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Energy Minister Sonya Savage poses in front of the Parliament Buildings in Ottawa in May, 2019. Alberta's energy minister says it's a good time to build a pipeline because public health restrictions limit protests against them.

The Canadian Press

Alberta’s Energy Minister isn’t backing away from her comments that COVID-19’s public health rules and economic fears favour pipeline construction.

“I don’t think anybody should be surprised that Alberta is pro-pipeline,” Sonya Savage said Tuesday in an interview.

On Friday, Ms. Savage spoke on a podcast held by an industry group.

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“Now is a great time to be building a pipeline, because you can’t have protests of more than 15 people,” the Energy Minister said. “Let’s get it built.”

In the podcast, Ms. Savage goes on to say that economic uncertainty caused by the pandemic will trump other concerns. She echoed those remarks Tuesday in reference to rail blockades earlier this year held to protest the Coastal GasLink pipeline expansion.

“Coming out of this situation, we need jobs,” she said. “Albertans want to get back to work and they’re not going to have a lot of tolerance for illegal blockades and civil insurrection. Civil insurrection is not going to be tolerated.”

Ms. Savage’s original comments made worldwide headlines.

Both the Independent newspaper and the BBC in Britain published her remarks, as did Fox News in the United States. Swedish climate activist Greta Thunberg also put them on her Twitter feed.

“At least we are seeing some honesty for once,” she wrote. “Unfortunately this [is] how large parts of the world are run.”

Ms. Savage was backed by Alberta government House leader and Environment Minister Jason Nixon.

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“She was quite rightly just pointing out the obvious that at this moment, because of COVID, there is probably less people taking the opportunity to go out and protest pipelines,” Mr. Nixon said Tuesday.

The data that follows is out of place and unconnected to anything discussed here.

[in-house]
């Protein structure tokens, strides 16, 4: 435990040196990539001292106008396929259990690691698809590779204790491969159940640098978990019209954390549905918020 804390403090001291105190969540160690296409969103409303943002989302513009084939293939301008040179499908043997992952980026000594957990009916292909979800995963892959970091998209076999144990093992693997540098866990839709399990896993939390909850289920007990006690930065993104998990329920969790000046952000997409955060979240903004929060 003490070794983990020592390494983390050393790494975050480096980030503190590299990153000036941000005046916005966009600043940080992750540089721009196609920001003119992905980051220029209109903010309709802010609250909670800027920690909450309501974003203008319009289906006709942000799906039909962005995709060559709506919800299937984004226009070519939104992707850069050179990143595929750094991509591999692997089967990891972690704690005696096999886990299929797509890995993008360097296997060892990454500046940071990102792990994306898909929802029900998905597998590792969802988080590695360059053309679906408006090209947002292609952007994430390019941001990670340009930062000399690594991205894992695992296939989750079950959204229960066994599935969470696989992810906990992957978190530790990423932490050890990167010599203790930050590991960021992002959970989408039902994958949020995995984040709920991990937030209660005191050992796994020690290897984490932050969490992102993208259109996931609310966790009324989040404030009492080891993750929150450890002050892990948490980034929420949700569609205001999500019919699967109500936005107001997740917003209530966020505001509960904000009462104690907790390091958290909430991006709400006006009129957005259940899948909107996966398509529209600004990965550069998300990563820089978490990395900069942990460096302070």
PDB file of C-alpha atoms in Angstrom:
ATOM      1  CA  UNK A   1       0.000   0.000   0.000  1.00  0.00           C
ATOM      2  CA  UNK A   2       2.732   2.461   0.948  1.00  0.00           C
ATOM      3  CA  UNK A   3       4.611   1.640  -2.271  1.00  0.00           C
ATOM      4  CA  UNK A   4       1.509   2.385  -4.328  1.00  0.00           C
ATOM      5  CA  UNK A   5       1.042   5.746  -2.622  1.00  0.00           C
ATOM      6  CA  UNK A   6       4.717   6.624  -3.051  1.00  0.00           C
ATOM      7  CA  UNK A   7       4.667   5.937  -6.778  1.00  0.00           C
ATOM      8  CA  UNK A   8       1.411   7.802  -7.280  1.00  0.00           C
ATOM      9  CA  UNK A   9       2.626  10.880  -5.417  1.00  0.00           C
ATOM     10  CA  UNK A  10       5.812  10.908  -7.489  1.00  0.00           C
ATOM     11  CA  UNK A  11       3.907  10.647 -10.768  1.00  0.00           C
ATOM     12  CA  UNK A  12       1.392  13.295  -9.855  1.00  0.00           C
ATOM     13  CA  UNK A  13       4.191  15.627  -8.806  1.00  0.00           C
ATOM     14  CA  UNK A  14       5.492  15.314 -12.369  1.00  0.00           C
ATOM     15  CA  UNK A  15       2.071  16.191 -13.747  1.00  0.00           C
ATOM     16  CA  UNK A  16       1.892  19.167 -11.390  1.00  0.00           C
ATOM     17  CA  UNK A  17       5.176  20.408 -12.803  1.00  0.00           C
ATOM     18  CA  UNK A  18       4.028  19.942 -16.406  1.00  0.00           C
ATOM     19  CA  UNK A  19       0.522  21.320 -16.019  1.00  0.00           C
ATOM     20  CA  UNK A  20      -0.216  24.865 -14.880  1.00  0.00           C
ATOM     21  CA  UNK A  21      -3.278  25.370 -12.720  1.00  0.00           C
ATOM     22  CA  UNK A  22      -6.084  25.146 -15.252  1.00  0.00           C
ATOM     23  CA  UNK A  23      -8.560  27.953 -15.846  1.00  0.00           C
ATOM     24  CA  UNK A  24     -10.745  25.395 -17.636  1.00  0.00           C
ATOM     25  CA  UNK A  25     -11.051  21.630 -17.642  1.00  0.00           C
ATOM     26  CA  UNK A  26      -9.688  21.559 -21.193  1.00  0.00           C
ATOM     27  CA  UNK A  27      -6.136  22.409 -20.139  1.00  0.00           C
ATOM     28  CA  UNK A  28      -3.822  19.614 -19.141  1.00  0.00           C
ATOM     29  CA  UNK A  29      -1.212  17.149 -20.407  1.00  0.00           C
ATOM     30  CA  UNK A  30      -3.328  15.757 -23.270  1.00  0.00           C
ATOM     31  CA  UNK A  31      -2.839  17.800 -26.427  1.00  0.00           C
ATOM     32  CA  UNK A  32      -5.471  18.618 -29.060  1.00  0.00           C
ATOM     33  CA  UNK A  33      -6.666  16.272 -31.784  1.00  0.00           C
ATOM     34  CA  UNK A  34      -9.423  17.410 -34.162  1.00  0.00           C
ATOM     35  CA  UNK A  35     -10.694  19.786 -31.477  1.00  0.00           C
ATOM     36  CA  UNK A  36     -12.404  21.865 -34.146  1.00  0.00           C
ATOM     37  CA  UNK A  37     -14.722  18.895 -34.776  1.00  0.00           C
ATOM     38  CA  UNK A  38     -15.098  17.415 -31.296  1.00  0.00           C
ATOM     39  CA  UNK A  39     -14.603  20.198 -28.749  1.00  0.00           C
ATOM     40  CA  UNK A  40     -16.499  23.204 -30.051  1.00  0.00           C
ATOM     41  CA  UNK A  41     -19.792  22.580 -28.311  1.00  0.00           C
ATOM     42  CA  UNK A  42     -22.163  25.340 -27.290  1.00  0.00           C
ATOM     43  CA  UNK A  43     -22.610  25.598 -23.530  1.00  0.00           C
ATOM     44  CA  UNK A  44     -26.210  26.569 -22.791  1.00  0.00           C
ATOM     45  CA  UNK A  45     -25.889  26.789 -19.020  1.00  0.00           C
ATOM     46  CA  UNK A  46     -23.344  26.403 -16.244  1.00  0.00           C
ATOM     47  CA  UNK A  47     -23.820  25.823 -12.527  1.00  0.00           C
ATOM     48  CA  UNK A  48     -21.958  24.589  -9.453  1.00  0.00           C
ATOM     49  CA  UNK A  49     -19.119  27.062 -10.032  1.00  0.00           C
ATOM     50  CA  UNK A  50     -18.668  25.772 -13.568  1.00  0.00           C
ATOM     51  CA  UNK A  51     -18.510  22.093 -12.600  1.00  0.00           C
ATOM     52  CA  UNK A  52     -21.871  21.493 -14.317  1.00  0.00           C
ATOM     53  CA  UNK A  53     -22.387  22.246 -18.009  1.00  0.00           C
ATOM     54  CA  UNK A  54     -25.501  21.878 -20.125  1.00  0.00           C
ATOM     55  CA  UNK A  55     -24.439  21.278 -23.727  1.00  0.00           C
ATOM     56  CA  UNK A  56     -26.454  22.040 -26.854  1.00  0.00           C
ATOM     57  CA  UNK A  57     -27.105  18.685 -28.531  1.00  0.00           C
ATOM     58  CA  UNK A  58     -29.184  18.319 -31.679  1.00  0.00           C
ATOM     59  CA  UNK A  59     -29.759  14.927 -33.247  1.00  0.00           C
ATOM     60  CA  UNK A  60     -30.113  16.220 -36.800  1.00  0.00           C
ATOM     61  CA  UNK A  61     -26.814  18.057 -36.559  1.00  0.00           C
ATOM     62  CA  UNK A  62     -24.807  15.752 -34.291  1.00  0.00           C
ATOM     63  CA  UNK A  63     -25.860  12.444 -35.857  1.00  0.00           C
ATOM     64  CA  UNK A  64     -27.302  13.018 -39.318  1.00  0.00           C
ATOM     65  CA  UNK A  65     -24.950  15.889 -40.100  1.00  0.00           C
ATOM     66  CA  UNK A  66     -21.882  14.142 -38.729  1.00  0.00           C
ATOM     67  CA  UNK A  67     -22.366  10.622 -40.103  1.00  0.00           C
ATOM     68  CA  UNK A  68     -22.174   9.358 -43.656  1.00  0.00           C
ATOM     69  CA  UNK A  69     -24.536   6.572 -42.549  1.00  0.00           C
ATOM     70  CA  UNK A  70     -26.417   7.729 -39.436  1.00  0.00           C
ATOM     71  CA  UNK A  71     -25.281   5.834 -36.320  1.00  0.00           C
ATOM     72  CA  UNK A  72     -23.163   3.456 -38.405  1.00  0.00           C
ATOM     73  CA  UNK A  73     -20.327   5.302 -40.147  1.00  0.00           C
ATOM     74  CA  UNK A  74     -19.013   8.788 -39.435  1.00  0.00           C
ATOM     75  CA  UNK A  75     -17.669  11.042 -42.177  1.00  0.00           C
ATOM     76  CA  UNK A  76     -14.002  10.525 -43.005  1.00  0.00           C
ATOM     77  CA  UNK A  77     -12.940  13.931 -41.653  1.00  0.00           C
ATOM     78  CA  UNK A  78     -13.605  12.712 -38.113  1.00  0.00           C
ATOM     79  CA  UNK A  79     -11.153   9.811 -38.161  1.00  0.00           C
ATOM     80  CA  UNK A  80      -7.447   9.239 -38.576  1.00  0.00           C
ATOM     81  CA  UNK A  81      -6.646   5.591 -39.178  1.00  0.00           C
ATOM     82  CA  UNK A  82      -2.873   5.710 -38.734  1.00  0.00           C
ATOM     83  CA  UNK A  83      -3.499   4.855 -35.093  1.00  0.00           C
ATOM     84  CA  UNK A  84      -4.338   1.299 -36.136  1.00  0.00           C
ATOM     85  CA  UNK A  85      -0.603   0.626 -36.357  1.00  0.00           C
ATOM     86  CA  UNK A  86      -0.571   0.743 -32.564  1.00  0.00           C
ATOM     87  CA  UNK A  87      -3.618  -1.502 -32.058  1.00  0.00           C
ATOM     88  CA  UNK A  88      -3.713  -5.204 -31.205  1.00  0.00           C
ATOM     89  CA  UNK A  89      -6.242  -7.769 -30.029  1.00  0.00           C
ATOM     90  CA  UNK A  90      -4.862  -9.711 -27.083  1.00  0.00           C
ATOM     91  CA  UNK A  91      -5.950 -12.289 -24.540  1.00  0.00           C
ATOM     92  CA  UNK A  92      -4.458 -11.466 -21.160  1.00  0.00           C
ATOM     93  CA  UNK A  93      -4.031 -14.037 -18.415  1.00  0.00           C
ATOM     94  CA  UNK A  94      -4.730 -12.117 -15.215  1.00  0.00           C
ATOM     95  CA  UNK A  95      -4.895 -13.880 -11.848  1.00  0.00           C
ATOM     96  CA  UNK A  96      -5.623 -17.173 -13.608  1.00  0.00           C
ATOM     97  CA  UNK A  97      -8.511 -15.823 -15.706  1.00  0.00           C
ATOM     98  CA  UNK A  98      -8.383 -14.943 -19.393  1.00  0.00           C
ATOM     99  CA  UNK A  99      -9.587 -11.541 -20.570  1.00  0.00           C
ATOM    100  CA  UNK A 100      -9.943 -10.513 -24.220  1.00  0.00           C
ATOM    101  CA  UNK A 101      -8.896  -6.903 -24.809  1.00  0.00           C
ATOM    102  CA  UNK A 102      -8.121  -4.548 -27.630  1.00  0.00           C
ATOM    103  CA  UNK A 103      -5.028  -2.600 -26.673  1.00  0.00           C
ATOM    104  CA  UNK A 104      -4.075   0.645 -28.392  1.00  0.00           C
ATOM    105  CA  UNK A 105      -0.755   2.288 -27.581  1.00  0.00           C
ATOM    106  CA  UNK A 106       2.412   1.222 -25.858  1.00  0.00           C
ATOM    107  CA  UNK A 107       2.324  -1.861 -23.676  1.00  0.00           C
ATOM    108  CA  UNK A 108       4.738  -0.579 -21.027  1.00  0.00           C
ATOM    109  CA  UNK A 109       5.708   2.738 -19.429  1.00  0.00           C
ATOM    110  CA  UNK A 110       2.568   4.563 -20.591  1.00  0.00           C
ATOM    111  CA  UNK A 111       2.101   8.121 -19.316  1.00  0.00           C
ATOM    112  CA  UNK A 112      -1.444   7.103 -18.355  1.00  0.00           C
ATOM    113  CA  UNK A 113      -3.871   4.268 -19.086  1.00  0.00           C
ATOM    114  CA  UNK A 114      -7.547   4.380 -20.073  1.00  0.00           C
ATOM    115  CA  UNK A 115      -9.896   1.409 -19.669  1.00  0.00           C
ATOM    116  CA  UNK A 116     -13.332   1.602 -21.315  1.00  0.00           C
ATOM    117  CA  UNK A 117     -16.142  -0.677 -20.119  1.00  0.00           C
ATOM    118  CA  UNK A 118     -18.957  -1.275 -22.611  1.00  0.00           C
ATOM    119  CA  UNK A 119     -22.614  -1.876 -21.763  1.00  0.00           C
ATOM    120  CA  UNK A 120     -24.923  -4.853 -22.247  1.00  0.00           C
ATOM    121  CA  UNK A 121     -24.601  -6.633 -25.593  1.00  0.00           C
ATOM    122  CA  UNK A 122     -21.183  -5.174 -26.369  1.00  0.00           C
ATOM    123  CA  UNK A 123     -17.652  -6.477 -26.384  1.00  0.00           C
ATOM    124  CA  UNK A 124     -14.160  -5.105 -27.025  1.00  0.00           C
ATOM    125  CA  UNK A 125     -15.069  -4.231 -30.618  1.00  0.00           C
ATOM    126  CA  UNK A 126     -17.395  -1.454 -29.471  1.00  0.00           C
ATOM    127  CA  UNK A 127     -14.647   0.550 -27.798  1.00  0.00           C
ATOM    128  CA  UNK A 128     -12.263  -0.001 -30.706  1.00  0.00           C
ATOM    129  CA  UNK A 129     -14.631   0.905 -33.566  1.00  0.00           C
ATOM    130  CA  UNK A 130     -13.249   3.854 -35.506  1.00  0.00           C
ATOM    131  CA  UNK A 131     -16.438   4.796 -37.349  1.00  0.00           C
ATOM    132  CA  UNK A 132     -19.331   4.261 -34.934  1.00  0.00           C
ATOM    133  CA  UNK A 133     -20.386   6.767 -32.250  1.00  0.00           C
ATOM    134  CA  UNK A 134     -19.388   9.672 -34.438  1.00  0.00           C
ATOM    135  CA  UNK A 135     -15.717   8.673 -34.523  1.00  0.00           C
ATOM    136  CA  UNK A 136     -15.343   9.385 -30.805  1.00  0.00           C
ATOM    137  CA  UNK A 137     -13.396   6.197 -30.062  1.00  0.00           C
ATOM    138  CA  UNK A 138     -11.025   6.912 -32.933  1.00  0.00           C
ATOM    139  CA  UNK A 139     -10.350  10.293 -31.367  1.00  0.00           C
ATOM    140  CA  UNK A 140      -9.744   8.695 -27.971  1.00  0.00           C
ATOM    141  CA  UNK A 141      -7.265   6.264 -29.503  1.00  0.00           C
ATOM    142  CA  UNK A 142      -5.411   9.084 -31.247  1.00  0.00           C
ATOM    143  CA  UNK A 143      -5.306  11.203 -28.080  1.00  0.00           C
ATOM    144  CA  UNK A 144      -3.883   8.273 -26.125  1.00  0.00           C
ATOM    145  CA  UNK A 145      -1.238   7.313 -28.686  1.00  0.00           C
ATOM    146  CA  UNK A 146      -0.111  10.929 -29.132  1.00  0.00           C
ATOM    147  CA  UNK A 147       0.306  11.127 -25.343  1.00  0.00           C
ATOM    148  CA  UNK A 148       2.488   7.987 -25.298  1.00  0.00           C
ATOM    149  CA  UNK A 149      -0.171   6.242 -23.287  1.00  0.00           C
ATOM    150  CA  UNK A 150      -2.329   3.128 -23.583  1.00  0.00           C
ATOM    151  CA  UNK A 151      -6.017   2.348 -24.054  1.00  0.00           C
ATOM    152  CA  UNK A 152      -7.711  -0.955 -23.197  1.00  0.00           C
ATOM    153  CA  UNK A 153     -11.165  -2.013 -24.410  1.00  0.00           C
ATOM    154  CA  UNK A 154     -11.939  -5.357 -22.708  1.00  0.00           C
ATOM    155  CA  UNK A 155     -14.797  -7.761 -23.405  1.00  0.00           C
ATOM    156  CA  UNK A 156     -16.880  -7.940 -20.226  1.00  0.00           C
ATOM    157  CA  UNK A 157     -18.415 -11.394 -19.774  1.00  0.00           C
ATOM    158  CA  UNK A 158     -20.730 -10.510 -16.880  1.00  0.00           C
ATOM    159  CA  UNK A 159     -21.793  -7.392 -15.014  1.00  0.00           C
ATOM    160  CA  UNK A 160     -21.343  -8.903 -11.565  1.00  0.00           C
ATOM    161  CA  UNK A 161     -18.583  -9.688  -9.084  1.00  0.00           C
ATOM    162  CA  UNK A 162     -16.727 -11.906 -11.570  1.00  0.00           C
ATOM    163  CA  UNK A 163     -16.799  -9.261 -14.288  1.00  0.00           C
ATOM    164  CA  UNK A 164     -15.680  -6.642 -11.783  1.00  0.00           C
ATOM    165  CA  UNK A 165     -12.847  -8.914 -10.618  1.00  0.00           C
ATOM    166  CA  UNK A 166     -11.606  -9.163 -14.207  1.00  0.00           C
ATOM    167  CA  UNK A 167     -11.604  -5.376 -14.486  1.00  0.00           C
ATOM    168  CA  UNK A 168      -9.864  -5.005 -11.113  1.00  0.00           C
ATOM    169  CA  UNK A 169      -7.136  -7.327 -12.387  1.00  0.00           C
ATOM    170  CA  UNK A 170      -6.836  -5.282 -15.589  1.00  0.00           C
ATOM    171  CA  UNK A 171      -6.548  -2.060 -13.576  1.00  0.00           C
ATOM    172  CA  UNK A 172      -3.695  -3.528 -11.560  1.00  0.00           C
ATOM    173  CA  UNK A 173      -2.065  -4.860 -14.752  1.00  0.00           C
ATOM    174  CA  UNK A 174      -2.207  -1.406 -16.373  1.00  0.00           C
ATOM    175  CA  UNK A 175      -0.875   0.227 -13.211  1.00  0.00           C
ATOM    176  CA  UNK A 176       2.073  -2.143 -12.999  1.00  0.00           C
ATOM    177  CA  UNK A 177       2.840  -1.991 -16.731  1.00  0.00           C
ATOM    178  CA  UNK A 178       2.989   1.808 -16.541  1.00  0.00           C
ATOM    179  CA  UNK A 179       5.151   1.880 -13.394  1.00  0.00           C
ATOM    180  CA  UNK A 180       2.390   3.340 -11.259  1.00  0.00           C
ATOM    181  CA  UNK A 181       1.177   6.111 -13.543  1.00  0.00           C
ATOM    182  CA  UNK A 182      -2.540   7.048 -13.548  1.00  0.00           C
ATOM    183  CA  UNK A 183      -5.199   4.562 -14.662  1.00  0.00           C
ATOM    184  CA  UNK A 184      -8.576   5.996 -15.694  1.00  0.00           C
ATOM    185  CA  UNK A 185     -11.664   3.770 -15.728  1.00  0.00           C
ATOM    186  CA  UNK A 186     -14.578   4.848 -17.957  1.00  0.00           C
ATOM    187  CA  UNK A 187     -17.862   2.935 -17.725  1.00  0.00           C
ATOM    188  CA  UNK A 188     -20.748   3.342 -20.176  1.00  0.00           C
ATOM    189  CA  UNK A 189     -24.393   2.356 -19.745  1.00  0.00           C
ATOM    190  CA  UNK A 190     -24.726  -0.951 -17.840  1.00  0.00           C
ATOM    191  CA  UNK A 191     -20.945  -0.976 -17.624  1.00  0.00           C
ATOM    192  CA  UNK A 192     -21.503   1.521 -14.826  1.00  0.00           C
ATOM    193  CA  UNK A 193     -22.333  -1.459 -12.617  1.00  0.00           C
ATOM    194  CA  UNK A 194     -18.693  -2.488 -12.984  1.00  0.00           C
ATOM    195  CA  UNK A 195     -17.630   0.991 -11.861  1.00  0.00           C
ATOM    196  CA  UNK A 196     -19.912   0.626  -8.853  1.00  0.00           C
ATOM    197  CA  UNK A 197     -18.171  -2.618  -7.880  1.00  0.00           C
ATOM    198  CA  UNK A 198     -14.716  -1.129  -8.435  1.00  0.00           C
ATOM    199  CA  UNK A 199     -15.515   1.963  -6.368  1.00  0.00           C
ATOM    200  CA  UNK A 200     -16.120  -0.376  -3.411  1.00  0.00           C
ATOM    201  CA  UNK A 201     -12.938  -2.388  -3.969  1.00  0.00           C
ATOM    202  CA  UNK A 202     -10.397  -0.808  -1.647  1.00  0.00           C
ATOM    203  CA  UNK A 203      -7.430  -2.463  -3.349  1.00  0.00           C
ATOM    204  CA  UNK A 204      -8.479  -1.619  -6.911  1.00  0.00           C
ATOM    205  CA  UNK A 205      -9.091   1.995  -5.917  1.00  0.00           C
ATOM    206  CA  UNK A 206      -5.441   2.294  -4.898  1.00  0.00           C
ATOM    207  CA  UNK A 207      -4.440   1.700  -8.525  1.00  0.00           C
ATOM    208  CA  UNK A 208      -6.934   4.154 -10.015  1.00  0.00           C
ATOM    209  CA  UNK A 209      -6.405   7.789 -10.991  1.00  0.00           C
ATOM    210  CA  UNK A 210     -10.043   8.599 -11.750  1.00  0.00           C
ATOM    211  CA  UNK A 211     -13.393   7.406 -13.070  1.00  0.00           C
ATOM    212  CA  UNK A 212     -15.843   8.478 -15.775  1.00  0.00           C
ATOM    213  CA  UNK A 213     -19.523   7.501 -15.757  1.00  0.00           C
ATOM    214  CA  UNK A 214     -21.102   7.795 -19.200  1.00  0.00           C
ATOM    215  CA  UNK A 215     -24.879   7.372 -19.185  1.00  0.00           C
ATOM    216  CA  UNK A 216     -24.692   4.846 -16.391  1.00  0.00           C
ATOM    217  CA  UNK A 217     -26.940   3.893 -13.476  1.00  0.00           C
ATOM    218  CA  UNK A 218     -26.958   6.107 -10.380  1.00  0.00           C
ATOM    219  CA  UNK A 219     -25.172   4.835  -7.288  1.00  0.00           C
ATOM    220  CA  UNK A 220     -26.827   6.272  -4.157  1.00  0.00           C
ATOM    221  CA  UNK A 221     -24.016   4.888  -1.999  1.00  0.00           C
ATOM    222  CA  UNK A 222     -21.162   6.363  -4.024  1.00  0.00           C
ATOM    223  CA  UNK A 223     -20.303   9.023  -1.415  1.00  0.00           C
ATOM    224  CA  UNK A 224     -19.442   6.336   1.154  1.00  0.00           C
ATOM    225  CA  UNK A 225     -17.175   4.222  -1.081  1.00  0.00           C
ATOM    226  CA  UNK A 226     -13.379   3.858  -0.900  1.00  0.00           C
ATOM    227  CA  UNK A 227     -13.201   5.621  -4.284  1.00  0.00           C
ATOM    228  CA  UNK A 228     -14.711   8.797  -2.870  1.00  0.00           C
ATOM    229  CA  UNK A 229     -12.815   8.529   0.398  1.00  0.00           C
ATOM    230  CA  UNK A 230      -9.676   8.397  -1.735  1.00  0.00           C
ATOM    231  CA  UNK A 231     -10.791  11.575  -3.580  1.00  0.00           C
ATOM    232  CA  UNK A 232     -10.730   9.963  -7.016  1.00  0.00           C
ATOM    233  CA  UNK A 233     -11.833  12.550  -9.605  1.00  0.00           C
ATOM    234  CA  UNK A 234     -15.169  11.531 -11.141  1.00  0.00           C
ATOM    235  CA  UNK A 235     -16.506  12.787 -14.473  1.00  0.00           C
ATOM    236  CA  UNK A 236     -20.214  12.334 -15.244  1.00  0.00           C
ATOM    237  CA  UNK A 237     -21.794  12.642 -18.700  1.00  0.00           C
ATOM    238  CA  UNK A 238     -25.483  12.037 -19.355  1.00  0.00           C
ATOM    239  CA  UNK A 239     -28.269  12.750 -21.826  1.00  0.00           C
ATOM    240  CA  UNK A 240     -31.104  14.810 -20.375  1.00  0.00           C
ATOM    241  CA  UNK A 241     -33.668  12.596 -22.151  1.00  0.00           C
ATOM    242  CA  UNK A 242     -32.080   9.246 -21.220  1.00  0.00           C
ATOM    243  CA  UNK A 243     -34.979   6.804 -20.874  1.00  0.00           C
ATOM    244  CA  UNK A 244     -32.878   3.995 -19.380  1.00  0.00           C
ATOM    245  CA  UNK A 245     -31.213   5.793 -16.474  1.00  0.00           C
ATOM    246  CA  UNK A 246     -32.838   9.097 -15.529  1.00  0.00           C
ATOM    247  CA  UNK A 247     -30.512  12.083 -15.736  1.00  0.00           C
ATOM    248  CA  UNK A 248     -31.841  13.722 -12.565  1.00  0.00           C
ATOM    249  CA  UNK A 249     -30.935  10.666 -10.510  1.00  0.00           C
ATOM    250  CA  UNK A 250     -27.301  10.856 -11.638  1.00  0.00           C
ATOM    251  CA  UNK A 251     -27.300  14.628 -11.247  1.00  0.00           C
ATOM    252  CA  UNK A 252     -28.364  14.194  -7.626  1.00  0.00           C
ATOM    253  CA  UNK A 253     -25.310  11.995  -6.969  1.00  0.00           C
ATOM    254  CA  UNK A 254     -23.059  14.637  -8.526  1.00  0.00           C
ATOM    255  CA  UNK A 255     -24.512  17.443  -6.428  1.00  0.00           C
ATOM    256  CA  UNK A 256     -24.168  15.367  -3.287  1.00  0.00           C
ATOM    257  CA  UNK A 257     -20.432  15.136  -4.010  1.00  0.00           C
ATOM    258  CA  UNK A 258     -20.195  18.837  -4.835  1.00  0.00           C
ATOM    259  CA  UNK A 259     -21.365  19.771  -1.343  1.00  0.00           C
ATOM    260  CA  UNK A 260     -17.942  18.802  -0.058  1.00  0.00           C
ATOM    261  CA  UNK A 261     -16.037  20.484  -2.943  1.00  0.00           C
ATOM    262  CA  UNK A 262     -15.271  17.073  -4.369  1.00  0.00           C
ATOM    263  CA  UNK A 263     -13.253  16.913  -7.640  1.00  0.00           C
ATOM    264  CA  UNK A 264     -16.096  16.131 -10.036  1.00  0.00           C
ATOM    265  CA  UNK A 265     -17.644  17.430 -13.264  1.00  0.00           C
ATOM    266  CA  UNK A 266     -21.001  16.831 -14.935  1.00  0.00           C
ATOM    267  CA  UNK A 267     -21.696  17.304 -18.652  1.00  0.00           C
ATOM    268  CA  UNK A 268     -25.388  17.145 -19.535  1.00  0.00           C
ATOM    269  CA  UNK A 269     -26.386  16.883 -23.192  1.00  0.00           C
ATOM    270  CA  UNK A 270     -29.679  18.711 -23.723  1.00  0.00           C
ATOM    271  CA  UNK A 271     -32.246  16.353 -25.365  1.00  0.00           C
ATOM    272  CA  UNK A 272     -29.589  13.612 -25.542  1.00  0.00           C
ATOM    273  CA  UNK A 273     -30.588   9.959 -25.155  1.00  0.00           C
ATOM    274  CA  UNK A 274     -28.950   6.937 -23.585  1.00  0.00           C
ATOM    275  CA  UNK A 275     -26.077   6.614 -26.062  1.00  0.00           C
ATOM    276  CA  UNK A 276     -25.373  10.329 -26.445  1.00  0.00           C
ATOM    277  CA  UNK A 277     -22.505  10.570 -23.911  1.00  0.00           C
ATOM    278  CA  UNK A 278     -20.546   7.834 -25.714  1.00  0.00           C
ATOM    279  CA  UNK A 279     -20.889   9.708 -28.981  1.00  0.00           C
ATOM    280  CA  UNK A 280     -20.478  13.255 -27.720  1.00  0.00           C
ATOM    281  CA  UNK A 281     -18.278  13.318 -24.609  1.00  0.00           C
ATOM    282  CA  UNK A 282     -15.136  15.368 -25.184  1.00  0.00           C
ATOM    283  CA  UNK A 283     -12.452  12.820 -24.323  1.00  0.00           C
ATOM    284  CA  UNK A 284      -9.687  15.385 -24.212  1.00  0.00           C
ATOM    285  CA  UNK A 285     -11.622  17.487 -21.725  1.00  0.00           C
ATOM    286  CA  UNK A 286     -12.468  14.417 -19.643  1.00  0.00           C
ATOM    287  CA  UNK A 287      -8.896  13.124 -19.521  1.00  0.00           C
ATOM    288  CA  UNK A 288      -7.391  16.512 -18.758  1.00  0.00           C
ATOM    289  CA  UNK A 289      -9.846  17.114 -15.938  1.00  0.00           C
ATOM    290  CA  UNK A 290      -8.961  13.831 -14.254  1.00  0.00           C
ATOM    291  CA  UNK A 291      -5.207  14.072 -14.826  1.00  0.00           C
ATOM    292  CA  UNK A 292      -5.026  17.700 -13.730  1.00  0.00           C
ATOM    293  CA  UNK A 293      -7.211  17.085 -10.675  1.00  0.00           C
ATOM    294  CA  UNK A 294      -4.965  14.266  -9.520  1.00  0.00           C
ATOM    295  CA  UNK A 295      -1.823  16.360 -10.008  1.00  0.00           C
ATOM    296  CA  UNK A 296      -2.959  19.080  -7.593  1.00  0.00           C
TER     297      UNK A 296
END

Premier Jason Kenney declined to comment.

The Alberta energy industry’s reputation faces increasing pressure. Some of the world’s largest investment funds have restricted their activity in the province because of environmental concerns. In February, Teck Resources Ltd. pulled out of a multibillion-dollar oil sands project because of what it said was a regulatory environment unable to reconcile resource development and climate concerns.

Ms. Savage’s remarks don’t help, said Duane Bratt, political scientist at Calgary’s Mount Royal University.

“This is going to contribute to it,” he said.

Still, the comments are consistent with everything Jason Kenney’s United Conservative government has been saying, Mr. Bratt said.

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“They want to fight with environmental groups. They want to fight with investors pulling out.

“It’s a very narrow interest. It’s an appeal to people in Alberta that want somebody fighting for them. I didn’t think [when it began] that this type of approach would work, but they’re going ahead with it.”

The Opposition NDP’s energy critic, Irfan Sabir, also suggested that Ms. Savage’s comments, combined with the province suspending environmental monitoring in the oil patch, will make it harder to attract international investors to the industry.

Ms. Savage’s remarks express how the government views people who disagree with it as wrong, corrupt and hypocritical, Mr. Bratt said.

Alberta has introduced legislation imposing stiff fines and possible jail terms for protesters who damage or interfere with the operation of a wide range of energy infrastructure, although such acts are already illegal. The bill remains before the legislature.

A similar bill carrying increased trespassing punishments for animal rights protesters at agricultural facilities came into force in December.

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